Moreover, gra
    • by Rosco P. Coltrane (209368) on Wednesday February 28, 2007 @06:48PM (#18187590)
      need to be able to be mass-produced, scalable and just as reliable as alternatives [silicon, quantum computers etc.]

      John Connor, is that you? I gotta tell you, when you come from, quantum computers might be mass-produced, scalable and reliable, but today they aren't just yet...
    • Re:practical? (Score:4, Informative)

      by cyfer2000 (548592) on Wednesday February 28, 2007 @07:06PM (#18187826) Journal
      There are two ways to make graphene I have known, one is to exfoliate graphite [wikipedia.org] and the second one is to produce an oversaturated silicon carbide single crystal [sciencemag.org], and the graphene will grow epitaxially from the carbon layer on the surface of the silicon carbide crystal. None of these two can be "practical" IMHO. I also believe the researchers claim the new transistor is "practical" just to differentiate them from the old [gatech.edu] ones [whatsnextnetwork.com]. Anyway I will read the real paper on Nature Materials and see what Novoselov's group has done this time.
    • Re: (Score:2, Interesting)

      I'd be curious to see how they deal with electron tunneling, one layer of atoms doesn't sound very stable.
      • by Falladir (1026636)
        Yes, and at room temperature, no less. The hotter (or faster-moving, if it's got some velocity) the particle is, the better its chance of tunneling out of a potential well.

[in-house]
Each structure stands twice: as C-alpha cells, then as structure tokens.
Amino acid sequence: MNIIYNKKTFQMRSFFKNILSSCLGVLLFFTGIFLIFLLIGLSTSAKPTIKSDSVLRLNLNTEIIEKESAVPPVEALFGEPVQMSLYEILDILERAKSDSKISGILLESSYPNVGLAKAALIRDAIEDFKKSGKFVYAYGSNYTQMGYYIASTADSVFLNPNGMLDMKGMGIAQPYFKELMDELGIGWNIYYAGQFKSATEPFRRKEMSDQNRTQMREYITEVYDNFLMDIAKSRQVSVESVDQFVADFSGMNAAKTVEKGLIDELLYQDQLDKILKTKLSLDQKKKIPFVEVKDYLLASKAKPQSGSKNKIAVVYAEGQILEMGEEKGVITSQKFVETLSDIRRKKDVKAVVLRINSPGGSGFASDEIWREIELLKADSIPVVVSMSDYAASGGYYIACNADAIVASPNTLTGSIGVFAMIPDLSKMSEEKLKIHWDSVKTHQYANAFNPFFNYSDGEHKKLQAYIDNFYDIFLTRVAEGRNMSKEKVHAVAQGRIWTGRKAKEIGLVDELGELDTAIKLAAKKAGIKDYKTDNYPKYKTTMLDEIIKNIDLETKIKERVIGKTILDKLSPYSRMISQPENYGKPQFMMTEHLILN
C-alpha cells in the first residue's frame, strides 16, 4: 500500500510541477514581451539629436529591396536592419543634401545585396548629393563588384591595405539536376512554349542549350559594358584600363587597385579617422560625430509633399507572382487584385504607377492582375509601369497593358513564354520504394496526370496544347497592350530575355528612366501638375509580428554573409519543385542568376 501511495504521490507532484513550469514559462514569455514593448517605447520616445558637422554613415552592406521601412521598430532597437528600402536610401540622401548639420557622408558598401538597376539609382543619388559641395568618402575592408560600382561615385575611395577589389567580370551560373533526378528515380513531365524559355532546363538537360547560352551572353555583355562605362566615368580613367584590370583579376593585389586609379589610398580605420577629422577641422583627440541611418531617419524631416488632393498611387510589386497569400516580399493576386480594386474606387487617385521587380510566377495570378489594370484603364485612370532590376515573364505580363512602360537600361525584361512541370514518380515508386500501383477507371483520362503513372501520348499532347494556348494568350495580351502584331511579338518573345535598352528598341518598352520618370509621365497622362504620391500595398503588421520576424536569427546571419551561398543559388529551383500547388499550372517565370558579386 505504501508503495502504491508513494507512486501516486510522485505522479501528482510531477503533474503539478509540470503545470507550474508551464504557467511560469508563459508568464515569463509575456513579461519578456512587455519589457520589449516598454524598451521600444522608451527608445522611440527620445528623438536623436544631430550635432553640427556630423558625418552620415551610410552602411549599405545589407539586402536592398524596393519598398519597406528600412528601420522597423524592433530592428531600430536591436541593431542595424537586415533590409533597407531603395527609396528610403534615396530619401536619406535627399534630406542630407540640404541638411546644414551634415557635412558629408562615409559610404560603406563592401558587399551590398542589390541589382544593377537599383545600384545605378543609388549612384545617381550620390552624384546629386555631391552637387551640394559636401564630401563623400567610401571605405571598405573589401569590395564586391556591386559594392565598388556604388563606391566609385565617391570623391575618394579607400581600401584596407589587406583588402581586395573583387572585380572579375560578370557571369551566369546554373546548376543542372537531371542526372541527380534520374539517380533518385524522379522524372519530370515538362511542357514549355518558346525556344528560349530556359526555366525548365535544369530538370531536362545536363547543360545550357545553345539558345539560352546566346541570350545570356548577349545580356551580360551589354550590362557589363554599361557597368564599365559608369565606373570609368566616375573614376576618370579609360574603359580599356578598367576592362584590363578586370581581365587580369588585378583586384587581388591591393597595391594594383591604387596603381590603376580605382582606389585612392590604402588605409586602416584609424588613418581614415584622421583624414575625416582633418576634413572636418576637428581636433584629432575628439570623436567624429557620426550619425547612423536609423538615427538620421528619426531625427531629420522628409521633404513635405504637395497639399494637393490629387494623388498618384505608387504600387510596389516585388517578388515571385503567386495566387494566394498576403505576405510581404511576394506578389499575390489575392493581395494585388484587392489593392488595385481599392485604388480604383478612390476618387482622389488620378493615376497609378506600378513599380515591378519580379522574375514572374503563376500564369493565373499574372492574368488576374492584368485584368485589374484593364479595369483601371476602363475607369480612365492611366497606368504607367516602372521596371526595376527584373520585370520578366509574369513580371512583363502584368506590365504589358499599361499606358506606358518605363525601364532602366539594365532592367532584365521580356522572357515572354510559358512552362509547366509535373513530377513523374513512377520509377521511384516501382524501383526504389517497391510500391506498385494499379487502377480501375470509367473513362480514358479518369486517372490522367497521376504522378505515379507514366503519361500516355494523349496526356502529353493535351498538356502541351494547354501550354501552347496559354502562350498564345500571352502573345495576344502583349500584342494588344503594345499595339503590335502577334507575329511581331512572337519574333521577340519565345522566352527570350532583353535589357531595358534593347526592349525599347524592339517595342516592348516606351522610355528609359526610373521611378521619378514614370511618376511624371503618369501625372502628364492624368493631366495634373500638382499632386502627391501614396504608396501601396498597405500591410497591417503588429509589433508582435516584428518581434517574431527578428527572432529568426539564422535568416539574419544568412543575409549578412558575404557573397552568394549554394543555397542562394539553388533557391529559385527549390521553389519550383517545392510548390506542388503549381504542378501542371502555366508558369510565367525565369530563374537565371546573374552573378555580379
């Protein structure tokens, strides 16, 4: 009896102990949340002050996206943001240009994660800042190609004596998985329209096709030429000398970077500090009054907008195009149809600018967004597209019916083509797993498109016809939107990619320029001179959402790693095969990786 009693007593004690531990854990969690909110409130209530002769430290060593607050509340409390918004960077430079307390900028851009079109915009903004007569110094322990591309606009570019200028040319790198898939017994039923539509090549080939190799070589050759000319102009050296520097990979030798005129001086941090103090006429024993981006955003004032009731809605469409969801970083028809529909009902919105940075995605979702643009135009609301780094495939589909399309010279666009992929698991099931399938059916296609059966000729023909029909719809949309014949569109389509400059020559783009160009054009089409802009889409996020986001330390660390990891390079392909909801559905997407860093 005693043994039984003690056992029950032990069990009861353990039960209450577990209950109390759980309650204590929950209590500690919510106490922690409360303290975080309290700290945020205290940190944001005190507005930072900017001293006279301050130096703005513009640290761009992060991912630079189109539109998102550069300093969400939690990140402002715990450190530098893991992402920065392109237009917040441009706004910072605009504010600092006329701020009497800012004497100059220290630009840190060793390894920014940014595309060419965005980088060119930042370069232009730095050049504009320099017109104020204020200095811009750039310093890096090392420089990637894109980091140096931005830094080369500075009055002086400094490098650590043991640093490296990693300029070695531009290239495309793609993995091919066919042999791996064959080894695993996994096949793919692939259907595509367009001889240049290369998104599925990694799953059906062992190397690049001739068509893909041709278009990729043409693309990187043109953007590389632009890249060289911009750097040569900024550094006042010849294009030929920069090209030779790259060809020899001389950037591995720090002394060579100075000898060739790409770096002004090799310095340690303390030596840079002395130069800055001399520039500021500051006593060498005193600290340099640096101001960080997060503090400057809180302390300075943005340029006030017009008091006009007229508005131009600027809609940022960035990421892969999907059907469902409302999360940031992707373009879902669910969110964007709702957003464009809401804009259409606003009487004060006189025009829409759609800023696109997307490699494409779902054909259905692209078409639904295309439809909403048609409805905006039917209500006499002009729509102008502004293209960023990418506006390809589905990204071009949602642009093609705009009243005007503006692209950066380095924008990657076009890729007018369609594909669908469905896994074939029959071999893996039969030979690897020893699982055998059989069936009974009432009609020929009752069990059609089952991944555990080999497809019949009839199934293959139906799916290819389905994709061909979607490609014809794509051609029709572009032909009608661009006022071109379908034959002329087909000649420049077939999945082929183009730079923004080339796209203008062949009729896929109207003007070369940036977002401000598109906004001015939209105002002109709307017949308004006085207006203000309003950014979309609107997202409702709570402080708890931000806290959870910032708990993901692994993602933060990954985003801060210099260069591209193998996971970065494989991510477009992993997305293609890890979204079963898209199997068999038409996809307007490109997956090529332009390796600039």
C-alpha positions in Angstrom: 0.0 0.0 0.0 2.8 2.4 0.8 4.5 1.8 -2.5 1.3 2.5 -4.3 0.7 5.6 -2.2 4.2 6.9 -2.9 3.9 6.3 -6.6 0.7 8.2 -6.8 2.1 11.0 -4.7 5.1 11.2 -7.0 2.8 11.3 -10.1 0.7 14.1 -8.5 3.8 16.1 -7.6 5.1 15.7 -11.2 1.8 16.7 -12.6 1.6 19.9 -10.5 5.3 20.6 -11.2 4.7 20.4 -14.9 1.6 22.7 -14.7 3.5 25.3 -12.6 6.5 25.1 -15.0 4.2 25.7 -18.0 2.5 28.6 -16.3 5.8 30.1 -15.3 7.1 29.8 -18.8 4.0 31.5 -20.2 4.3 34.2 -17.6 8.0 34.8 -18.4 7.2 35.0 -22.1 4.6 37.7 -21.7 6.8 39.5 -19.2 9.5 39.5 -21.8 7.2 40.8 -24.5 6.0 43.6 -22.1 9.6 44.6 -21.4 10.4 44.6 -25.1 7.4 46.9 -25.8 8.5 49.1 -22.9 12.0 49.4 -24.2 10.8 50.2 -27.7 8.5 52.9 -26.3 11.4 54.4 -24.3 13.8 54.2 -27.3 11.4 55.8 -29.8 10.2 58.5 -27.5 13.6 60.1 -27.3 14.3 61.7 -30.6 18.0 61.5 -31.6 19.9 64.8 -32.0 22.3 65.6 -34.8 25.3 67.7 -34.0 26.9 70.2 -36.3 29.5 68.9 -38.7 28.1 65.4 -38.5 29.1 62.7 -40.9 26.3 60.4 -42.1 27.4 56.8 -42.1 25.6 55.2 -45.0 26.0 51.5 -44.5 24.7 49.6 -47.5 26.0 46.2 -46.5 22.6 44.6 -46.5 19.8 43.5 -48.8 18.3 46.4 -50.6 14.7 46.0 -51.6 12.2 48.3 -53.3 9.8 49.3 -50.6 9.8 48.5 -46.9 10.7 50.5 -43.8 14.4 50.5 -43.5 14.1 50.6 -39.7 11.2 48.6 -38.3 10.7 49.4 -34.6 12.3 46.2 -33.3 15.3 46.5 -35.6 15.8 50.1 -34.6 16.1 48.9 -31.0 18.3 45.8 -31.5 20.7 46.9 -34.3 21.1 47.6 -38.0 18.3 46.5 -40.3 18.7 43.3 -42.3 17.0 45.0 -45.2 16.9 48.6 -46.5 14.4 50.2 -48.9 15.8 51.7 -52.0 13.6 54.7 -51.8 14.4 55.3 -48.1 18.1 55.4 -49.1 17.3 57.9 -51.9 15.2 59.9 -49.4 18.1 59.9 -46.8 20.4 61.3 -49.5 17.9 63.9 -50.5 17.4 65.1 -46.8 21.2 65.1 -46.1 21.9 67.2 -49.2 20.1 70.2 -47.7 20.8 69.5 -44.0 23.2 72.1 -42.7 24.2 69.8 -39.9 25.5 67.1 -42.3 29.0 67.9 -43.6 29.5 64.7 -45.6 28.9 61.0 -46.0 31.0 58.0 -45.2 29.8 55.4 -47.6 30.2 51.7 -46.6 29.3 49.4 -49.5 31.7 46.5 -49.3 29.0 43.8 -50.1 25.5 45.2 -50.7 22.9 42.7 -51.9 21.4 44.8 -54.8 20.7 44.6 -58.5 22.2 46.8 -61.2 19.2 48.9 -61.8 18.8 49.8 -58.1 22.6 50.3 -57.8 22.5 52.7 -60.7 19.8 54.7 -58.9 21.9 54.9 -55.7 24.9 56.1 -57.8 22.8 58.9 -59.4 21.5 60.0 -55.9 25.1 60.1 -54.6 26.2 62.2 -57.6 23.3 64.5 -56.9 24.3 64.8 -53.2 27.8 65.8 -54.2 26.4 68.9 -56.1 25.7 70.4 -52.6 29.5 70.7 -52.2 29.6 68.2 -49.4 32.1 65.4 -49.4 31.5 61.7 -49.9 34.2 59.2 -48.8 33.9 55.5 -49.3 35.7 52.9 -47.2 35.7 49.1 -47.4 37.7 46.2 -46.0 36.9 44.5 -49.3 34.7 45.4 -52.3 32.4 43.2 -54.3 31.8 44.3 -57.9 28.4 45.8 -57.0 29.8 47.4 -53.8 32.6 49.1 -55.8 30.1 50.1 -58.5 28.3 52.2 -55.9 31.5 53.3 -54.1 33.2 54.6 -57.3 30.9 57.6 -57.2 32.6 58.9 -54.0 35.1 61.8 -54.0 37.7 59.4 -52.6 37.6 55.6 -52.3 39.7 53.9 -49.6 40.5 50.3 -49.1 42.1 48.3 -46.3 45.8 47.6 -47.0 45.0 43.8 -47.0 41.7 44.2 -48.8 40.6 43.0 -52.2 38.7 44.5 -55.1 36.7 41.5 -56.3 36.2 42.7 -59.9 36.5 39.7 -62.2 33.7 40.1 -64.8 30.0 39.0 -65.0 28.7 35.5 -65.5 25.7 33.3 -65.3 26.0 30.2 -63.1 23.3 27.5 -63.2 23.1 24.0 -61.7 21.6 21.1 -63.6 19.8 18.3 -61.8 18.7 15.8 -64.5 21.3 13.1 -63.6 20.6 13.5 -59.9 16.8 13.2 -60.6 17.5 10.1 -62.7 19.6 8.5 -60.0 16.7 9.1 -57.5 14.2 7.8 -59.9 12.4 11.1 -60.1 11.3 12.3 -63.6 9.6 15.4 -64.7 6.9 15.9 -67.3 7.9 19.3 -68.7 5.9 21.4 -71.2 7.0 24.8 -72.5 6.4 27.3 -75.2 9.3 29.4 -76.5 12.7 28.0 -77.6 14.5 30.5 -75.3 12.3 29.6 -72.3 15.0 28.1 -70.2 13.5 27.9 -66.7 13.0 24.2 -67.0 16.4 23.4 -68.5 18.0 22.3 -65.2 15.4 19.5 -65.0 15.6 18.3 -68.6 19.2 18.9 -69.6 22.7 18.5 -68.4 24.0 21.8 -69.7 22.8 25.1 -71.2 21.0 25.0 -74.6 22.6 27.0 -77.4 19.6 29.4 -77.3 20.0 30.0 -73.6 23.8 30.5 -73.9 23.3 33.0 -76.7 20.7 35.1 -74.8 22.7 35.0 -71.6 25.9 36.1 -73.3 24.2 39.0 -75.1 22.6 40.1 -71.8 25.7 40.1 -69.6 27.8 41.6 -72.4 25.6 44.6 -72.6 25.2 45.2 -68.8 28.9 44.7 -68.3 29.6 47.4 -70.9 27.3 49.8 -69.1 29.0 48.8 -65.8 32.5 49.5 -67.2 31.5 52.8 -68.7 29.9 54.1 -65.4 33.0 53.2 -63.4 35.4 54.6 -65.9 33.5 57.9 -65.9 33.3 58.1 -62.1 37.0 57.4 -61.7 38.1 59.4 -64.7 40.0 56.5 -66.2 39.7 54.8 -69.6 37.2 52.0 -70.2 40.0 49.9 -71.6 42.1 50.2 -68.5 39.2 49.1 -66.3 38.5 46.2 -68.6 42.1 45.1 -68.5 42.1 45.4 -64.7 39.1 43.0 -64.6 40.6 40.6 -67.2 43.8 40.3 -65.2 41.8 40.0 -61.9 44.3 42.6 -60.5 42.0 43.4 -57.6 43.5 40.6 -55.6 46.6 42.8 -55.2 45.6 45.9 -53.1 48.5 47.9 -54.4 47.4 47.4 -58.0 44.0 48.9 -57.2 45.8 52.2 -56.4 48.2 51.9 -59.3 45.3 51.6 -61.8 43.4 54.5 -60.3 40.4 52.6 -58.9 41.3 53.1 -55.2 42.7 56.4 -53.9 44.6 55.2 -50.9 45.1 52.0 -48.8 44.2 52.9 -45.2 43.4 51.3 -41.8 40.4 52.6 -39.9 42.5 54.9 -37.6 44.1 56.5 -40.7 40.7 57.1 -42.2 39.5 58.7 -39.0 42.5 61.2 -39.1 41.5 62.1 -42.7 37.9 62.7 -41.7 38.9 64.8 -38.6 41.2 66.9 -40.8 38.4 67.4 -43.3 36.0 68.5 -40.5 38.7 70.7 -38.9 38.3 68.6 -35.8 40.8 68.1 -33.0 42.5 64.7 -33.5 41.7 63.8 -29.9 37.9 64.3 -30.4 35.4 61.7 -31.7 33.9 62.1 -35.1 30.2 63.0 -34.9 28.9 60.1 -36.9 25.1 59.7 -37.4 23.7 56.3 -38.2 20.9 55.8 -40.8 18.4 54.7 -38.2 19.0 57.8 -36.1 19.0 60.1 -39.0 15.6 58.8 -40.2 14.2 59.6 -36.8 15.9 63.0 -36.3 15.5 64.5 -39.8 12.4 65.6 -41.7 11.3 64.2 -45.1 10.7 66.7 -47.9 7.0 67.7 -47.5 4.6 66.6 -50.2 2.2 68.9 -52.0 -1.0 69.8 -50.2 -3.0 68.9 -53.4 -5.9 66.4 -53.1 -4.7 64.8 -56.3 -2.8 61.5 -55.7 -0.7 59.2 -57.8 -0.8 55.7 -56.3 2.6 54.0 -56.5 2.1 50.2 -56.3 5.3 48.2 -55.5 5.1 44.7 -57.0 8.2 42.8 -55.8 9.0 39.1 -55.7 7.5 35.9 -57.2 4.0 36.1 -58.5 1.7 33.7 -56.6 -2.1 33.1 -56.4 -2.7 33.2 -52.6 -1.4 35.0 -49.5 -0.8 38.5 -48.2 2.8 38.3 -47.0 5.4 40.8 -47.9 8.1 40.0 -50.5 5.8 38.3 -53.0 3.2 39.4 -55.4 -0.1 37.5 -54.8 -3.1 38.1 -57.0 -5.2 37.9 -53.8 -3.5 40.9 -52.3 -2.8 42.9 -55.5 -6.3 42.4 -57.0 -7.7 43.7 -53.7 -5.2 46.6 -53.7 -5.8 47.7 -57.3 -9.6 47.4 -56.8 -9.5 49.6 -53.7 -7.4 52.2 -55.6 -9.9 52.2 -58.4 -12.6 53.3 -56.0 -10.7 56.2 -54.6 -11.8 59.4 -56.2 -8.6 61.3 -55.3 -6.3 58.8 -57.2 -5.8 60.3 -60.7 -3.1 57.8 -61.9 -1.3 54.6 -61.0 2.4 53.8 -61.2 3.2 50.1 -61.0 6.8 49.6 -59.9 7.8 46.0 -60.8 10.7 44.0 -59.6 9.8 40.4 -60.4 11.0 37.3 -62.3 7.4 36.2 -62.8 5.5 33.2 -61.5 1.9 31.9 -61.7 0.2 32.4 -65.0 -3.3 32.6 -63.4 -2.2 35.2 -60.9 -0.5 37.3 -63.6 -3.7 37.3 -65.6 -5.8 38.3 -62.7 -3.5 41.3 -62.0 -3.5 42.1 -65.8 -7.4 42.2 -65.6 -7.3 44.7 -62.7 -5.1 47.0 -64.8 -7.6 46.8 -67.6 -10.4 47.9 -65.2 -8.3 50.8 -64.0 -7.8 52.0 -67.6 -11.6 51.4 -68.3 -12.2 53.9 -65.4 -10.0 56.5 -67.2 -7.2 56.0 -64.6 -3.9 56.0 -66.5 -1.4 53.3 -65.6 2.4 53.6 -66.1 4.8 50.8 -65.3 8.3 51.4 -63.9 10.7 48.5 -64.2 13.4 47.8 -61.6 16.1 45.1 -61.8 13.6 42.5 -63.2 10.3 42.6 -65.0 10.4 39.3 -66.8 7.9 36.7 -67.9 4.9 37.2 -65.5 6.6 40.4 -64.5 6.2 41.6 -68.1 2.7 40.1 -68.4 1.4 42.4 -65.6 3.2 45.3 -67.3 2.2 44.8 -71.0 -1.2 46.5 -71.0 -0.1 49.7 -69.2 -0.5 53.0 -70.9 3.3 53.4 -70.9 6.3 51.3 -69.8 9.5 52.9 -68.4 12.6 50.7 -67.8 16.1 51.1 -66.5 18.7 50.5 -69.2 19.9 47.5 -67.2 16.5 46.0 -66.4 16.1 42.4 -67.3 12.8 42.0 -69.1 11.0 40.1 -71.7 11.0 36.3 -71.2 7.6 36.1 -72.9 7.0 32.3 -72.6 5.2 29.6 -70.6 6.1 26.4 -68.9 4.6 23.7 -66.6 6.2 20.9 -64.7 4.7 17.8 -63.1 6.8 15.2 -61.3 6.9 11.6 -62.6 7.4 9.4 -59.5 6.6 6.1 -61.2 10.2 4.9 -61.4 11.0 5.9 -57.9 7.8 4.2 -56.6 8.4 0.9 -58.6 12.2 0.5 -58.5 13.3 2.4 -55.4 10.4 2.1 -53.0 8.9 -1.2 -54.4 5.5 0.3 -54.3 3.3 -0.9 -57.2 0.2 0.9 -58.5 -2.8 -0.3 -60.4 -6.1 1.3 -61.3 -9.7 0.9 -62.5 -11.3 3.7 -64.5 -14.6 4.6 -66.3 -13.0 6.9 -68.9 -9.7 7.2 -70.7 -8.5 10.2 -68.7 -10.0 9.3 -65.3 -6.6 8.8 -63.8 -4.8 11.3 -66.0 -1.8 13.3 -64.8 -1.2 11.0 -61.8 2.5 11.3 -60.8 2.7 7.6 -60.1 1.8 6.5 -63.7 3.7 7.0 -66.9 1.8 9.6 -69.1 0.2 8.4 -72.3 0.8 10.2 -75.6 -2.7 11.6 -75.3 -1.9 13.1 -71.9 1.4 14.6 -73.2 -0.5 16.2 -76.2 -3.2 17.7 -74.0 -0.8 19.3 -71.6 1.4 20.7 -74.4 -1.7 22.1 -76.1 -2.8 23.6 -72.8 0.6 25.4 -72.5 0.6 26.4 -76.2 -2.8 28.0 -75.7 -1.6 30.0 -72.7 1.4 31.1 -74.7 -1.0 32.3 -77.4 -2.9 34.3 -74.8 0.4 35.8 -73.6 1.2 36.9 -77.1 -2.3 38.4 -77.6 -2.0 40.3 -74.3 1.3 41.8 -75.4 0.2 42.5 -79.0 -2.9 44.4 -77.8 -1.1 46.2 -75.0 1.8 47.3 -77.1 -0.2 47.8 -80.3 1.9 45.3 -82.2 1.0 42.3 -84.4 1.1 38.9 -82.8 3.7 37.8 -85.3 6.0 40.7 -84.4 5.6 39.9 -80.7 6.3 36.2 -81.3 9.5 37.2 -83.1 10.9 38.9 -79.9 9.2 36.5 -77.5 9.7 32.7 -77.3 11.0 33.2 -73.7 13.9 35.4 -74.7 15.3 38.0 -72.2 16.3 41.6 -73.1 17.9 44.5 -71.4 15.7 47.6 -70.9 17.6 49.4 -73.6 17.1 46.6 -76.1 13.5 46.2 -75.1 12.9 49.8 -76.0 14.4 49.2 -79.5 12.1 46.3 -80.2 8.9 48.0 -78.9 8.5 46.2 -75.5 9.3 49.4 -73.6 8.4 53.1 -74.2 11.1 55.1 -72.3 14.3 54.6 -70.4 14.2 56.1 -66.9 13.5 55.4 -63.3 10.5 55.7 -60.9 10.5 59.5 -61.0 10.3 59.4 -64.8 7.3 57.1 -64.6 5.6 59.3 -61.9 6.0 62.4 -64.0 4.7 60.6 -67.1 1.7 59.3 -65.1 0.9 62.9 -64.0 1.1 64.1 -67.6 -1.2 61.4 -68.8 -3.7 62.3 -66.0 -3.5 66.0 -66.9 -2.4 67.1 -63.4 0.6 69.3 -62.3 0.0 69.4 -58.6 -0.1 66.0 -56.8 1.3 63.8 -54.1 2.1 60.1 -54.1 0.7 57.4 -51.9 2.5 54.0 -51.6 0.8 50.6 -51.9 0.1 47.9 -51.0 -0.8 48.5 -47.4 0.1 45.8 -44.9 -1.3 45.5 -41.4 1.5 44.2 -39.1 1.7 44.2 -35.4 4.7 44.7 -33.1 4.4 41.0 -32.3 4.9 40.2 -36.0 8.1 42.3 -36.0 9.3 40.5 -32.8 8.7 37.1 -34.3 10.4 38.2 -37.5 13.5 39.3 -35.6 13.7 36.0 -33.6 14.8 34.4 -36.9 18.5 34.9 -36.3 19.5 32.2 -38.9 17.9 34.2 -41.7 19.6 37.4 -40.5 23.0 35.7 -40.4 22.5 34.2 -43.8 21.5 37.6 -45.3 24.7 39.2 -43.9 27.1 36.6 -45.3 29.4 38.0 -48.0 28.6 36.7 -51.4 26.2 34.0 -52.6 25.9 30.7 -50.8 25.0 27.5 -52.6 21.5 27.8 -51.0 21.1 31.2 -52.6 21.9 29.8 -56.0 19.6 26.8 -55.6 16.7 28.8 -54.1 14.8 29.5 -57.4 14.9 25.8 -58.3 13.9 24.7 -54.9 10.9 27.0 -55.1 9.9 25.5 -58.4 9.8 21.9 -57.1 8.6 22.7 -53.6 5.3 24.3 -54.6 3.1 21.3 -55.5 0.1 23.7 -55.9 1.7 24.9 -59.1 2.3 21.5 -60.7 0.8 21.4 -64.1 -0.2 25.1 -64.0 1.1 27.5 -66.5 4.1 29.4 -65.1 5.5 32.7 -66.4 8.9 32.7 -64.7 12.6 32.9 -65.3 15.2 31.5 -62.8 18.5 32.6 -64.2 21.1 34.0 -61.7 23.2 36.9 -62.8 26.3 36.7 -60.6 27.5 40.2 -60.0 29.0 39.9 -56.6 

• FINALLY... (Score:4, Funny)

    by Penguinshit (591885) on Wednesday February 28, 2007 @06:47PM (#18187564) Homepage Journal
    A use for Folgers.

    oh, wait; GRAPHene... oops.
  • by theshowmecanuck (703852) on Wednesday February 28, 2007 @06:47PM (#18187568) Journal

    Current industry predictions suggest that by 2020 silicon devices will have shrunk to about 20 nanometres... ...after this ... graphene will come into their own. And that gives scientists time to perfect the tricky fabrication methods...

    I think if this is to be used in consumer products, market forces will tell them how long they have. Big leaps often come in short time spans. 13 years is a long time and it seems the longer we wait for something to come to market, the more likely it seems to be vapour ware. If this is pure research, they can take their time (and pure research is a good thing too).

    • Re: (Score:3, Funny)

      by Penguinshit (591885)
      Duke Nuke'em Forever is pure research... yeeeaahh; that's the ticket.
    • Re: (Score:3, Insightful)

      by julesh (229690)

      Current industry predictions suggest that by 2020 silicon devices will have shrunk to about 20 nanometres... ...after this ... graphene will come into their own. And that gives scientists time to perfect the tricky fabrication methods...

      I think if this is to be used in consumer products, market forces will tell them how long they have. Big leaps often come in short time spans. 13 years is a long time and it seems the
      • Re: (Score:3, Insightful)

        by Colourspace (563895)
        Glad someone on here has a clue. For all the supposed intelligence on here, it's all about LINUX mainly, and what does software run on? If you want to chat fnd me at richtem@gmail.com. I work in silicon, and software. Not many people can see the bigger picture on here.